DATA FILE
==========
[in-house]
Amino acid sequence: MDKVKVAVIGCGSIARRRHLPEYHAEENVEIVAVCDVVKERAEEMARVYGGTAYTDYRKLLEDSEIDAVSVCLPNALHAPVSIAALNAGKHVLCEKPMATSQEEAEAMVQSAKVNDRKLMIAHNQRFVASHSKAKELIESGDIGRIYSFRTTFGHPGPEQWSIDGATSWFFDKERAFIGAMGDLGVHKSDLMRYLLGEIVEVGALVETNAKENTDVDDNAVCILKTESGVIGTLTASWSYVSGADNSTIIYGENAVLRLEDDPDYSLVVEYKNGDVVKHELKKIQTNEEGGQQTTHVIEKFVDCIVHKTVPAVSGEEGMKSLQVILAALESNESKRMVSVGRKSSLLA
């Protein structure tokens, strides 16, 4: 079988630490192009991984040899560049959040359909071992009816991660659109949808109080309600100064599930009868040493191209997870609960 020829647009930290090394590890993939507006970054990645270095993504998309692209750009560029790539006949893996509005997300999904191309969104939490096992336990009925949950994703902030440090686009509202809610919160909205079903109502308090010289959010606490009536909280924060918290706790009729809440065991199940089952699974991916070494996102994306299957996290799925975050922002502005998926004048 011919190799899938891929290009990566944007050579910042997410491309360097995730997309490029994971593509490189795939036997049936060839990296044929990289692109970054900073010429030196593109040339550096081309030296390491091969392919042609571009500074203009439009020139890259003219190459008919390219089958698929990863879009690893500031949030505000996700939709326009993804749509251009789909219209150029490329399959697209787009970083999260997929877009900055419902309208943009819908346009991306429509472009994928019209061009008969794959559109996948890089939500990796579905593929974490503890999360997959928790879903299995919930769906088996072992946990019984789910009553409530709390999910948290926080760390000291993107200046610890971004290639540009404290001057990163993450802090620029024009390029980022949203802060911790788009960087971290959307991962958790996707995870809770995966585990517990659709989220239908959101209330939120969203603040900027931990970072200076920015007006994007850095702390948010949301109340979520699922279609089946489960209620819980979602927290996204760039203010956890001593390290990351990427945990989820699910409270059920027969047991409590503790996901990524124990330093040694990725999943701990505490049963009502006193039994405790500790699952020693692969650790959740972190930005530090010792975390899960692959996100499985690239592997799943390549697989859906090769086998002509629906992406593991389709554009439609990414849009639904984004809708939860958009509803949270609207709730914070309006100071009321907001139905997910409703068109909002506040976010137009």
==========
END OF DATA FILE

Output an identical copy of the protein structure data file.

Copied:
[in-house]
Amino acid sequence: MDKVKVAVIGCGSIARRRHLPEYHAEENVEIVAVCDVVKERAEEMARVYGGTAYTDYRKLLEDSEIDAVSVCLPNALHAPVSIAALNAGKHVLCEKPMATSQEEAEAMVQSAKVNDRKLMIAHNQRFVASHSKAKELIESGDIGRIYSFRTTFGHPGPEQWSIDGATSWFFDKERAFIGAMGDLGVHKSDLMRYLLGEIVEVGALVETNAKENTDVDDNAVCILKTESGVIGTLTASWSYVSGADNSTIIYGENAVLRLEDDPDYSLVVEYKNGDVVKHELKKIQTNEEGGQQTTHVIEKFVDCIVHKTVPAVSGEEGMKSLQVILAALESNESKRMVSVGRKSSLLA
């Protein structure tokens, strides 16, 4: 079988630490192009991984040899560049959040359909071992009816991660659109949808109080309600100064599930009868040493191209997870609960 020829647009930290090394590890993939507006970054990645270095993504998309692209750009560029790539006949893996509005997300999904191309969104939490096992336990009925949950994703902030440090686009509202809610919160909205079903109502308090010289959010606490009536909280924060918290706790009729809440065991199940089952699974991916070494996102994306299957996290799925975050922002502005998926004048 011919190799899938891929290009990566944007050579910042997410491309360097995730997309490029994971593509490189795939036997049936060839990296044929990289692109970054900073010429030196593109040339550096081309030296390491091969392919042609571009500074203009439009020139890259003219190459008919390219089958698929990863879009690893500031949030505000996700939709326009993804749509251009789909219209150029490329399959697209787009970083999260997929877009900055419902309208943009819908346009991306429509472009994928019209061009008969794959559109996948890089939500990796579905593929974490503890999360997959928790879903299995919930769906088996072992946990019984789910009553409530709390999910948290926080760390000291993107200046610890971004290639540009404290001057990163993450802090620029024009390029980022949203802060911790788009960087971290959307991962958790996707995870809770995966585990517990659709989220239908959101209330939120969203603040900027931990970072200076920015007006994007850095702390948010949301109340979520699922279609089946489960209620819980979602927290996204760039203010956890001593390290990351990427945990989820699910409270059920027969047991409590503790996901990524124990330093040694990725999943701990505490049963009502006193039994405790500790699952020693692969650790959740972190930005530090010792975390899960692959996100499985690239592997799943390549697989859906090769086998002509629906992406593991389709554009439609990414849009639904984004809708939860958009509803949270609207709730914070309006100071009321907001139905997910409703068109909002506040976010137009």